MuleSource, the company behind the open source enterprise service bus Mule, has expanded Mule's capabilities in Version 2.0, giving it an integrated development environment that works inside Eclipse.
"It's a milestone for Mule to get a drag-and-drop user interface," says Ross Mason, CTO of MuleSource and lead developer for the enterprise service bus, which provides messaging between heterogeneous systems. Mason was interviewed during Mule's user group meeting in San Francisco, April 1-2.
Mason gained experience in ESB functions -- messaging routing, transformation, and management, such as guaranteed delivery -- while working as a programmer for London banks. When asked where the name Mule came from, Mason once said it's meant to do much of the "donkey work" he was formerly called upon to do. Mule has been downloaded over 1 million times from the MuleSource Web site during its five-year lifespan. MuleSource is a small company employing the core Mule developers and supported by 75 subscribers to its product.
The integrated development environment in Version 2.0 allows a Java developer to create connectivity between his application and existing applications in his target environment. The IDE helps generate a Mule configuration file for any project being built inside the Eclipse programmer's workbench. Developers can drag and drop the attributes, the type of messaging and the origin and destination of the messages, in the configuration file using the options available in the IDE's editor. The messages are typically XML and developers may view the XML source code as well as work with visual elements, Mason said.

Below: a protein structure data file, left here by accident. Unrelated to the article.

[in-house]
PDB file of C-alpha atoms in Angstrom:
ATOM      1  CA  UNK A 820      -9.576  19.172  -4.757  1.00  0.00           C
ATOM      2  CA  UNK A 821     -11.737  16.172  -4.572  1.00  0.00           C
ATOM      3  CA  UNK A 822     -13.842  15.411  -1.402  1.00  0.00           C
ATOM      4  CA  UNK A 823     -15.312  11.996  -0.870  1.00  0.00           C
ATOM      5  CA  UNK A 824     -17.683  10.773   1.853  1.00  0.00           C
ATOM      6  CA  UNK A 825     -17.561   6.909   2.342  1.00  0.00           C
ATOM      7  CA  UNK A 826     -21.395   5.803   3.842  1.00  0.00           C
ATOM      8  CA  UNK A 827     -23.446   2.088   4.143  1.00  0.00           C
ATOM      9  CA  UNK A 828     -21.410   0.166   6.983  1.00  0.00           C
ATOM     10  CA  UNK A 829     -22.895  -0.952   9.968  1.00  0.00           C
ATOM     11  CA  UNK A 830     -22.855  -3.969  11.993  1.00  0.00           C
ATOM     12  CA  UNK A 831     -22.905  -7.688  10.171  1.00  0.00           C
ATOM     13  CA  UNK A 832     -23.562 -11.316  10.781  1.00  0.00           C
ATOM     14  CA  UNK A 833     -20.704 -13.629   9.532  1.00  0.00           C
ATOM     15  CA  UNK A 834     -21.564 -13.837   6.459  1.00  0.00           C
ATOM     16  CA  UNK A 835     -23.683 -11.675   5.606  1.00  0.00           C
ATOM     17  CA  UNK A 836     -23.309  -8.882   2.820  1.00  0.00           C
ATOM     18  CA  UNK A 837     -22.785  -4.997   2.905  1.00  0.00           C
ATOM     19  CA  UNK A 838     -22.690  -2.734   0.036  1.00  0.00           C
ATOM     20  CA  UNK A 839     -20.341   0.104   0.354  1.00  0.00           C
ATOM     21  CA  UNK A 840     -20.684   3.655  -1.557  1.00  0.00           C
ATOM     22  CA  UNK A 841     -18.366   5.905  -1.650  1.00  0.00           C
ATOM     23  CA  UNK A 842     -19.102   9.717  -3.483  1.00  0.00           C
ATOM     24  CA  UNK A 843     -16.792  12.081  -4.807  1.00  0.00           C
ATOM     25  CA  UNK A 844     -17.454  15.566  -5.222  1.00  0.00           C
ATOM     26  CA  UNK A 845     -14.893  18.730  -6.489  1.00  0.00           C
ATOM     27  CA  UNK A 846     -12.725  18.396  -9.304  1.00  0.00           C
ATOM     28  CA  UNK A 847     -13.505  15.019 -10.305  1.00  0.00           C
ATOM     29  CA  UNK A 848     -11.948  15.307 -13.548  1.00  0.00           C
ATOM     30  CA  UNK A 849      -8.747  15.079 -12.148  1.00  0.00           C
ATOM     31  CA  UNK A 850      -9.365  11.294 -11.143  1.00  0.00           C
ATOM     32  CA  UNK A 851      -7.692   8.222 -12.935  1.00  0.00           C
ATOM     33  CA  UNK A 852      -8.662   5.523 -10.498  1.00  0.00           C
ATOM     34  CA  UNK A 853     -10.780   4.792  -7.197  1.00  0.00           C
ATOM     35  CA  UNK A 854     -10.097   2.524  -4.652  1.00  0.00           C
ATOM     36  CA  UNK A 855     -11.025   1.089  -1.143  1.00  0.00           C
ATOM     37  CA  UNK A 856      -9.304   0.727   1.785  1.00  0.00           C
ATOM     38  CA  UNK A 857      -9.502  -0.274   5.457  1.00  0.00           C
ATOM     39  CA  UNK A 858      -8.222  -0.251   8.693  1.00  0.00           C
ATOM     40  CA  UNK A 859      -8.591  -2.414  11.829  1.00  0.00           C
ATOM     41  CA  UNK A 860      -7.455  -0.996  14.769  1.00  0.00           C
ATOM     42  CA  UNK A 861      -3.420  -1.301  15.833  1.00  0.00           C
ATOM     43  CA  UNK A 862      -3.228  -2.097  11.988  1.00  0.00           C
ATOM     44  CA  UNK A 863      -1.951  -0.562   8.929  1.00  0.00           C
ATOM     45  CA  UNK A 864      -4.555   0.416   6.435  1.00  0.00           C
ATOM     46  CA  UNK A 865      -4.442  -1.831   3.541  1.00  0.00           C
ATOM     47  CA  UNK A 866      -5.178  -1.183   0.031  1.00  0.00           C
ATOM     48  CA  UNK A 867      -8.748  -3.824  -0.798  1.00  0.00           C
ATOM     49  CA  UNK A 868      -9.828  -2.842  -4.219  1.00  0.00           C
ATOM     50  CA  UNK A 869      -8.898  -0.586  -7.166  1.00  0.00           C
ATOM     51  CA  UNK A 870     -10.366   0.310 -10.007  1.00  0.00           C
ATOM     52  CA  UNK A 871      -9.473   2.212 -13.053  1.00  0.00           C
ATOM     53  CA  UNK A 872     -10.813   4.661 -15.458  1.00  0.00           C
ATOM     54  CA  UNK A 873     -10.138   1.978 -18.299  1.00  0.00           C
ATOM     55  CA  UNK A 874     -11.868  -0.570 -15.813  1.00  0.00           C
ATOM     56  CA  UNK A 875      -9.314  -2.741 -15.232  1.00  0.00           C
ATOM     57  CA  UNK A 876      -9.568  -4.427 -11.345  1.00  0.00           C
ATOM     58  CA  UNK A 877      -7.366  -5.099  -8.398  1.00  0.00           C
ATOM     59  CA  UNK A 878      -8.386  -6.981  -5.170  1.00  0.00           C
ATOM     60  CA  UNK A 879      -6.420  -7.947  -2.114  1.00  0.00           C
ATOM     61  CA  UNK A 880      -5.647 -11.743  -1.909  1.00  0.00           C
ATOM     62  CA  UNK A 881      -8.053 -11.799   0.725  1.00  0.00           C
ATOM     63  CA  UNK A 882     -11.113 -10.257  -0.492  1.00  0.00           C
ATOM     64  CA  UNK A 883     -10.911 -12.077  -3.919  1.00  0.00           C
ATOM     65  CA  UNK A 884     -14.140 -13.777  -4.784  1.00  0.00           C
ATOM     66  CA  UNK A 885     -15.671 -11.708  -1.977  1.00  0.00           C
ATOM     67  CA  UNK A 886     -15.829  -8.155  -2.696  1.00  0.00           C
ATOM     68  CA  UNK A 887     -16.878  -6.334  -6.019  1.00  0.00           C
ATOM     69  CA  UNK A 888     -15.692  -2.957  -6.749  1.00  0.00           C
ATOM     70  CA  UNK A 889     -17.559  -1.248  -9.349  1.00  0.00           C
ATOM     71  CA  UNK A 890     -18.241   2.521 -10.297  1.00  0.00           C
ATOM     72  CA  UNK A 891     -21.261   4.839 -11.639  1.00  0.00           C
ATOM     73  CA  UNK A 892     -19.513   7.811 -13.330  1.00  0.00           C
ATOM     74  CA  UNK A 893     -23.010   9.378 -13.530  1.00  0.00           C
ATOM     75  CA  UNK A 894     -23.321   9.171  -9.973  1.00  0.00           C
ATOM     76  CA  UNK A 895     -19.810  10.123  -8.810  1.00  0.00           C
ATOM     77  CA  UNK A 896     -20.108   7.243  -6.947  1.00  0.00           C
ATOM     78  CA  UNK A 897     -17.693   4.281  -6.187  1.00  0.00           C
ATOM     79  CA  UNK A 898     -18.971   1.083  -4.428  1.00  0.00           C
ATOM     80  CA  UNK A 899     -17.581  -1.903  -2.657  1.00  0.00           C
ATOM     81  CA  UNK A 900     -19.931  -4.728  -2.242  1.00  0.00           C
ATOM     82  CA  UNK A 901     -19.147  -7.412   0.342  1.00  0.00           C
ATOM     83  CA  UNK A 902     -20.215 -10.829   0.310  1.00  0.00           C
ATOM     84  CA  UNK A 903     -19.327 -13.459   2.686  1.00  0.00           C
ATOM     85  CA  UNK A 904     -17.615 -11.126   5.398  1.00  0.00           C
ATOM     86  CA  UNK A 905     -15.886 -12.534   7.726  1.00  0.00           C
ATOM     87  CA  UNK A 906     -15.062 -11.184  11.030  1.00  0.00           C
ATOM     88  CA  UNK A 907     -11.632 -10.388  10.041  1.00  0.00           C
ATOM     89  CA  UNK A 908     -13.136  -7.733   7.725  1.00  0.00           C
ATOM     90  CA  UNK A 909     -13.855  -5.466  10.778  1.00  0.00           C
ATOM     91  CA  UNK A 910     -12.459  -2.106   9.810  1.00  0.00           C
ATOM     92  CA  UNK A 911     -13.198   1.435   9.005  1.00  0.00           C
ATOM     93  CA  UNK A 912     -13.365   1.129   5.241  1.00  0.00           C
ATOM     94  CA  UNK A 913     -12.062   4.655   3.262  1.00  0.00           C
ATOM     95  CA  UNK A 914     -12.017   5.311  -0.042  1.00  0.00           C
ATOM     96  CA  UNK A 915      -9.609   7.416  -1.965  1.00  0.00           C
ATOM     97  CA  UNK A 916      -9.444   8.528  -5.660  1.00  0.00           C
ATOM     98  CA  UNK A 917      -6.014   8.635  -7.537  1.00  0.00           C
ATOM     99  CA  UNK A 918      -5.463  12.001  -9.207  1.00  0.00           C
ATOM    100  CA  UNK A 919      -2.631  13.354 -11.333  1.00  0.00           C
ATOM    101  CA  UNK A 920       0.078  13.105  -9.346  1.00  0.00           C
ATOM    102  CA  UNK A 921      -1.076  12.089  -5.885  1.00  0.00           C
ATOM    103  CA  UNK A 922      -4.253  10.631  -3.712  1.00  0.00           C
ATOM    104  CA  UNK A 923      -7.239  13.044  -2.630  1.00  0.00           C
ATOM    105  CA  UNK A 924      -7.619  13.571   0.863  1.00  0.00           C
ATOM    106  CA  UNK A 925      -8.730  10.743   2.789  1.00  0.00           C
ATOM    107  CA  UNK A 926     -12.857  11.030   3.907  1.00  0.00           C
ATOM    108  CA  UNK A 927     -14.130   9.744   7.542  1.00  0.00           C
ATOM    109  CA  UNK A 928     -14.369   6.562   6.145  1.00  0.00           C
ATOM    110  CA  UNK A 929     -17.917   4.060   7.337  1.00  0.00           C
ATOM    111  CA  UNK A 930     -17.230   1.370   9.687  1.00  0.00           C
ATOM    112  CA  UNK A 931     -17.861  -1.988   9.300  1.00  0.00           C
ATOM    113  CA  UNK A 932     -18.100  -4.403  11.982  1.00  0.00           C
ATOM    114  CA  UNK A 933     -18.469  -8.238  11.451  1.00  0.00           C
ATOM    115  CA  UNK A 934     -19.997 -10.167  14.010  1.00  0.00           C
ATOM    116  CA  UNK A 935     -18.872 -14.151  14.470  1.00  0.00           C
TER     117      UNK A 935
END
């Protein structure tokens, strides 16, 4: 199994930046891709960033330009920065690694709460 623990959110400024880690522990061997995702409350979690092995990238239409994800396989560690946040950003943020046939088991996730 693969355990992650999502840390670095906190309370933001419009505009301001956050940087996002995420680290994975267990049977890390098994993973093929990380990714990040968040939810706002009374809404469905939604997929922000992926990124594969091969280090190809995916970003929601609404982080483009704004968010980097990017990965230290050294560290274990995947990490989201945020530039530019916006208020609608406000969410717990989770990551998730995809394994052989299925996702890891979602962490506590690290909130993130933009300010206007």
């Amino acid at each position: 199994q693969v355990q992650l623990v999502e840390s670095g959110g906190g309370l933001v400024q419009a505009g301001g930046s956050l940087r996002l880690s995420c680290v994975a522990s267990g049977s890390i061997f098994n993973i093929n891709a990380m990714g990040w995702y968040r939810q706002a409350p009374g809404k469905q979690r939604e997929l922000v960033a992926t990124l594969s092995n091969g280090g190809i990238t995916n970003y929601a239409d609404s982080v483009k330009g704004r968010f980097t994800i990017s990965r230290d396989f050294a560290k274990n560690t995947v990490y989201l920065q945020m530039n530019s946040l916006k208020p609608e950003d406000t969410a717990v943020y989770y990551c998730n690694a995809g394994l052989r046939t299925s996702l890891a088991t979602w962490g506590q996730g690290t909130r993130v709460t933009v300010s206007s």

Version 2.0 was released April 1 and is available for free download at MuleSource.com.
The donkey imagery was dropped when it came to a second MuleSource product announced in mid-January. "Galaxy is a surprise. It's doing much better than we thought it would," Mason said. "It's a front-running horse."
Galaxy is a service registry and repository and competes with Software AG's registry and repository, originally built by Infravio and obtained in Software AG's WebMethods purchase. Talking Blocks and Systinet, now owned by Hewlett-Packard, as well as AmberPoint, also compete in the field.
Web services registries typically capture Web Services Description Language (WSDL) information on a service so it can be discovered by someone on the network who wants the service. In addition to WSDL service names, Galaxy can capture and index additional information for quick reference, such as an annotations that describe Java interfaces, telling an outside user how to connect to a Java service; summary information on Windows Communication Foundation, a set of .Net technologies for building Web services; and implementations of the Internet Engineering Task Force's Atom content syndication protocol.
Mule Galaxy also draws on the work of the Apache incubator project, CXF, aimed at connecting services to a variety of protocols, such as SOAP, XML/HTTP, and RESTful HTTP.
MuleSource now hosts a new Web site, MuleForge.org, to encourage additional open source participation in Galaxy, Apache CXF Transport, Jersey Transport for building RESTful Java services, and other projects, noted Dave Rosenberg, CEO of MuleSource.
Competing open source enterprise service buses include Red Hat's JBoss Enterprise Service Bus and the Apache Software Foundation's ServiceMix. Proprietary systems include ESBs from IBM, Tibco, BEA Systems [now part of Oracle], and Cape Clear Software, recently acquired by WorkDay.